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Sarah Lawrence College

Publication Date

Spring 2010

Program Name

Indonesia: Arts, Religion, and Social Change


The objective of this Independent Study Project was to investigate life in Bali as a cultural and religious minority. I had already spent nearly two months with my family in Bedulu, a typical Hindu Balinese family, and I was curious to see how other people in Bali live. I decided to spend the ISP period in Pabean Sangsit, living with a Muslim family with Bugis roots. The main question I wanted to answer through this study was: What is life like in Bali for the religious and cultural minority? I decided to look into religion, culture, and daily activities to find any differences that exist between this minority area and the rest of Bali. I garnered the vast majority of my information from informal conversation with people who live in the village, most often from family members of the house I was staying at. Everyone was very open and willing to inform me about Bugis culture, the lifestyle in the village, and the Muslim religion. I also made many personal observations while participating in different activities in the village. Through my research and observations I discovered that life as a minority in Bali is nearly identical to life in Bali as a member of the majority culture. Obviously some practices are different, for instance the practice of Islam as opposed to Hinduism, but there is definitely a commonality in the devotion and importance of their respective religions. Despite the minor differences that come from religious beliefs (such as clothing, food differences [no Babi Guling], and praying practices), life in Pabean Sangsit is no different from life in a typical Balinese Hindu village.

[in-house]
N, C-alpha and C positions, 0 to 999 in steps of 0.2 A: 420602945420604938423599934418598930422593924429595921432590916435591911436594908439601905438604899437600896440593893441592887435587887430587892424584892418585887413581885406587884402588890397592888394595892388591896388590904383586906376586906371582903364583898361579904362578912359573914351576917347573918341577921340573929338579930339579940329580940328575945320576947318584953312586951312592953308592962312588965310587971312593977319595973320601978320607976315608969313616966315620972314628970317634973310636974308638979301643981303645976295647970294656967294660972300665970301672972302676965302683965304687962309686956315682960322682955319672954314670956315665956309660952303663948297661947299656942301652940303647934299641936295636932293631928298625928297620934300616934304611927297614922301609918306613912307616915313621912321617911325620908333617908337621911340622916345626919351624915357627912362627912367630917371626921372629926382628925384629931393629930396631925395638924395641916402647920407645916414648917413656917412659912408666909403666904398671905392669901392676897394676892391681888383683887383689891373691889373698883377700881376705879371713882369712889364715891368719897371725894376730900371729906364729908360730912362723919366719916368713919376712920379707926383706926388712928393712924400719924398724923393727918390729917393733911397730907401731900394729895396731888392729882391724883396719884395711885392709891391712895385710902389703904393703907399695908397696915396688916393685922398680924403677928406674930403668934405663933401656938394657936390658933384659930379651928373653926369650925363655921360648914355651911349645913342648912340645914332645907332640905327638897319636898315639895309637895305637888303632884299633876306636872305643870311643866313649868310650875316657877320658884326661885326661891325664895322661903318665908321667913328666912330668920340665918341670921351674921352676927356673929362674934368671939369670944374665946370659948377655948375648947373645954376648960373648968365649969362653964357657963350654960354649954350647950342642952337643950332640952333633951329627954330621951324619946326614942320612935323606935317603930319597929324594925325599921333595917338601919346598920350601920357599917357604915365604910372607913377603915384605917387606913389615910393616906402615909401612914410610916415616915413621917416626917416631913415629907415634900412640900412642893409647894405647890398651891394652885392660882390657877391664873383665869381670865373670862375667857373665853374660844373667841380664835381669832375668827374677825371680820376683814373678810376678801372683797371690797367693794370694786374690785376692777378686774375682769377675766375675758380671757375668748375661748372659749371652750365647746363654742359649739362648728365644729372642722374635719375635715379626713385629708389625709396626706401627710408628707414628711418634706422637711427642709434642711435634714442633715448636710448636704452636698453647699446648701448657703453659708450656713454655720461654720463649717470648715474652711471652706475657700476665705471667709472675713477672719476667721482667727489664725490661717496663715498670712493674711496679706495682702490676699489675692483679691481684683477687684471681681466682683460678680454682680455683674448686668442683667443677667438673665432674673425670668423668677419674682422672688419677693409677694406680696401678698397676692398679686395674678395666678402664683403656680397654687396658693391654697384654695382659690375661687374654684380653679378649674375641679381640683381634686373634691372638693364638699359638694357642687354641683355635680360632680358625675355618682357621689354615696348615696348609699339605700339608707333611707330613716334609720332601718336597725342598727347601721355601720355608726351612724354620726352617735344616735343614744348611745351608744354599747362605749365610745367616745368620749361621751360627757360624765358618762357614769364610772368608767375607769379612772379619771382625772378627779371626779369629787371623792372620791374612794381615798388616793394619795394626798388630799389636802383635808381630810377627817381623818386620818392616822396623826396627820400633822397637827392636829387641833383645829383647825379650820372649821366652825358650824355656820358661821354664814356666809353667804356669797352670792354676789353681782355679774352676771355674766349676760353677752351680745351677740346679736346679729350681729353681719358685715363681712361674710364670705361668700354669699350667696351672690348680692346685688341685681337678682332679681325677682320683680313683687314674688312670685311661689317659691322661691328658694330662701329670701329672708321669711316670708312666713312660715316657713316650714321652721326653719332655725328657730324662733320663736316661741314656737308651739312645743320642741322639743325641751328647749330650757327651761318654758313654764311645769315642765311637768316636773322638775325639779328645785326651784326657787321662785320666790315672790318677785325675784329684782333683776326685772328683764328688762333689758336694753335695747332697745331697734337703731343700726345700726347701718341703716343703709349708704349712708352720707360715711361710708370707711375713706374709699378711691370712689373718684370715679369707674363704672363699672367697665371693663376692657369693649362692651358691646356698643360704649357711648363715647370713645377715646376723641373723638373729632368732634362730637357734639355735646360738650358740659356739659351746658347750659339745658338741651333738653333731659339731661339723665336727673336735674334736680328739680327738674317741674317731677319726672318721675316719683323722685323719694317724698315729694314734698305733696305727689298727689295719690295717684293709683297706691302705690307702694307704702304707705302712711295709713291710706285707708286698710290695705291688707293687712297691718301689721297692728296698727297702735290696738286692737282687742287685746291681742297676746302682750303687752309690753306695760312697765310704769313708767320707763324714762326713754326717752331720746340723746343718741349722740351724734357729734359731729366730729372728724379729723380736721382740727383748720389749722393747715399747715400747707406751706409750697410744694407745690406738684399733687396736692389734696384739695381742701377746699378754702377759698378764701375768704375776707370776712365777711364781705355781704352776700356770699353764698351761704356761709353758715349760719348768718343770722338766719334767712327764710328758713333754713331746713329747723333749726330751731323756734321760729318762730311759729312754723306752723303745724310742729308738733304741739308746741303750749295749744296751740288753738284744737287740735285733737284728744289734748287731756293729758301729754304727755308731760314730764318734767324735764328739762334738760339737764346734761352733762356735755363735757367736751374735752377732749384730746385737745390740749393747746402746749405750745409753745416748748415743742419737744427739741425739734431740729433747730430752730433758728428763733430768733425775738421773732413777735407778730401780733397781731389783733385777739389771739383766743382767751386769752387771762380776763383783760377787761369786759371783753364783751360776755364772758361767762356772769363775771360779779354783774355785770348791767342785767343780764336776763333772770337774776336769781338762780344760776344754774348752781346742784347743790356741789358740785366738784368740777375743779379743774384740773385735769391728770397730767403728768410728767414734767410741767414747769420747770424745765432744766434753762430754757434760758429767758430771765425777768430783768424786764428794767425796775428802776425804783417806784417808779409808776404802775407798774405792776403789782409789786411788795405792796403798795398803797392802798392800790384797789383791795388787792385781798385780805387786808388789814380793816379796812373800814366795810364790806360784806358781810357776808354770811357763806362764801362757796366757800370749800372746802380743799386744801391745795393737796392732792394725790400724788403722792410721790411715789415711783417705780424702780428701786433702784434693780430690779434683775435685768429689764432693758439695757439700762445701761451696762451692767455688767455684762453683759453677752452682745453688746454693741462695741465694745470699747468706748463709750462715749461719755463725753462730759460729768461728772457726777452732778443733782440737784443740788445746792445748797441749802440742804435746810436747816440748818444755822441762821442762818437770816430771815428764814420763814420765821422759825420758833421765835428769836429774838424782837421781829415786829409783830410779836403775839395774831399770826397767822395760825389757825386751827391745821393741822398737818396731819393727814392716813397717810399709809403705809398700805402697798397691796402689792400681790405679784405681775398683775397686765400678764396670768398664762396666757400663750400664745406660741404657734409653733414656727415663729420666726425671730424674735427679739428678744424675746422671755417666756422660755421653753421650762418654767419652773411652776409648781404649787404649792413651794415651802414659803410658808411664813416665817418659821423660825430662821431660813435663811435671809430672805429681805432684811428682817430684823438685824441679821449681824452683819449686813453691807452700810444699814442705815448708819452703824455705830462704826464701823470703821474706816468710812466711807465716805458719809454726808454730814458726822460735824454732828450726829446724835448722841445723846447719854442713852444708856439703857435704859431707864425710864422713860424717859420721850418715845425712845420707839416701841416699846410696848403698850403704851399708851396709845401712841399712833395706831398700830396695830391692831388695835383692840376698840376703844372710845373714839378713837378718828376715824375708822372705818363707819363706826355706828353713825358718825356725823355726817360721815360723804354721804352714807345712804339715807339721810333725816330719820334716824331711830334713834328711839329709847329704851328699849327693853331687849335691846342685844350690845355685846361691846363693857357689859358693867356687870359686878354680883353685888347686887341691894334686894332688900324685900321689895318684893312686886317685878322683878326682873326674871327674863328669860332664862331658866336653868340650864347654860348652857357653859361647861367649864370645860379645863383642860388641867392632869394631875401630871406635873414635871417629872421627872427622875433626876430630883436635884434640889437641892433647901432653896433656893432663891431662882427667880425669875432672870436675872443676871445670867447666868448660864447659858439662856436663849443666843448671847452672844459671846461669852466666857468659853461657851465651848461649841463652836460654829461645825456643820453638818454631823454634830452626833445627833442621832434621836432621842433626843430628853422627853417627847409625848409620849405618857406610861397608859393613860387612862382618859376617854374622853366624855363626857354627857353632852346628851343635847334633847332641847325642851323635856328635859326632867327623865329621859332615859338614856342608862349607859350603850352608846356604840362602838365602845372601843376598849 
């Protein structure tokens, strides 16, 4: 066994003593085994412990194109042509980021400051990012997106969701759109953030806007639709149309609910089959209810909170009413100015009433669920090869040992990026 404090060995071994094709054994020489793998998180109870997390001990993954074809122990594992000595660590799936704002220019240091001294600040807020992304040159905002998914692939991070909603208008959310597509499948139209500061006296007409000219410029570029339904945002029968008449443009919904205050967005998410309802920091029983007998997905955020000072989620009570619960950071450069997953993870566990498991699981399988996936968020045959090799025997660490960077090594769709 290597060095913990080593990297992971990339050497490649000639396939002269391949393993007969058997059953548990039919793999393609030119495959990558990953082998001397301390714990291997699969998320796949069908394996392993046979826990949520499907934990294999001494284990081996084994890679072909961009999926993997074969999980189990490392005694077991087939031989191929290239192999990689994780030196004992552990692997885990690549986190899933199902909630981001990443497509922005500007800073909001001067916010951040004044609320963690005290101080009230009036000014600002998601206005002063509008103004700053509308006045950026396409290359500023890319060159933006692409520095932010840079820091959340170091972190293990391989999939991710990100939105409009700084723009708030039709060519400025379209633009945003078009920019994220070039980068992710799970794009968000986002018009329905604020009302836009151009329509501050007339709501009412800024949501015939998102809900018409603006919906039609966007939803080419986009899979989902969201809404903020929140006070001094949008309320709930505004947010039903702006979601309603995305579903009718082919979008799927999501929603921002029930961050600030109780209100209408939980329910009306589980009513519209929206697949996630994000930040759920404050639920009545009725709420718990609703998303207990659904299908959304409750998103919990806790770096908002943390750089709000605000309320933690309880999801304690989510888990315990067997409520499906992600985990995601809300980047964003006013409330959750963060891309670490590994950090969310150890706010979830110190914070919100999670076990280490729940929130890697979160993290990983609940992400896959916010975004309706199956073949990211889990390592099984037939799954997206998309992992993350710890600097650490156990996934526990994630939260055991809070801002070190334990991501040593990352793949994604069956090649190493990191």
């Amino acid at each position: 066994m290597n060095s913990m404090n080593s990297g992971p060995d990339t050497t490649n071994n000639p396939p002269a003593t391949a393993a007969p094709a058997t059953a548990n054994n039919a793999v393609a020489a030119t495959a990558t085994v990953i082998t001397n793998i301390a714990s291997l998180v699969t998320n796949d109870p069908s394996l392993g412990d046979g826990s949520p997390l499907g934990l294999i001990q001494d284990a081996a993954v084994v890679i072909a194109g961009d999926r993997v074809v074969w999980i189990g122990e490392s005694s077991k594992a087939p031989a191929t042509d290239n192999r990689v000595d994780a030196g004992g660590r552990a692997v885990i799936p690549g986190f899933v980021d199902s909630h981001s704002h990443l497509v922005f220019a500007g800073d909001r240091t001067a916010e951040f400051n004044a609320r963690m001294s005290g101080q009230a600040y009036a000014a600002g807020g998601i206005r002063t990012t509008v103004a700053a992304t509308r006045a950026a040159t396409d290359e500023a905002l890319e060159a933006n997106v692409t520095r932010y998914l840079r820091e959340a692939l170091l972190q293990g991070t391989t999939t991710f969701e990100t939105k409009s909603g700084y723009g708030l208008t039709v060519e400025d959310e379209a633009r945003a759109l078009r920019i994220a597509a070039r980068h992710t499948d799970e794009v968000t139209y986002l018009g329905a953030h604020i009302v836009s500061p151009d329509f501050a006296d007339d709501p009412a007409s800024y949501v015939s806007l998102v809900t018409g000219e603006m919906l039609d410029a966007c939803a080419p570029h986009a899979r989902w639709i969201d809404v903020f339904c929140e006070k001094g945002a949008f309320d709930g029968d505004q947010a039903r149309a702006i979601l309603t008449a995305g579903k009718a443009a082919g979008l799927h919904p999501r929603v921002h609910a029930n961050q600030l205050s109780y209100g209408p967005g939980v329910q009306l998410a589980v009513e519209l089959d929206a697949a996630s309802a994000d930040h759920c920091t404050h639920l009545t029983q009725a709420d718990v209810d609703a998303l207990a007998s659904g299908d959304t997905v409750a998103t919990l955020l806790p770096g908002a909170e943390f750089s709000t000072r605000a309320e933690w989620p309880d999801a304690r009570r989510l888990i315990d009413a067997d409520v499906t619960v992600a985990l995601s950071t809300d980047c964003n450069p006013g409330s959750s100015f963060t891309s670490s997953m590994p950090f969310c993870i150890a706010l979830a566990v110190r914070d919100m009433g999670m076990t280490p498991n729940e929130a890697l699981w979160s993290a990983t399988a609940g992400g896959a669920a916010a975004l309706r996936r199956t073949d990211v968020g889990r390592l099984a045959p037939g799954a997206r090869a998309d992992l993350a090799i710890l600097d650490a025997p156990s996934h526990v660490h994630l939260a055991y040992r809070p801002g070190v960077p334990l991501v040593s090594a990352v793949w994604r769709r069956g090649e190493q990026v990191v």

Anthropology | Social and Cultural Anthropology


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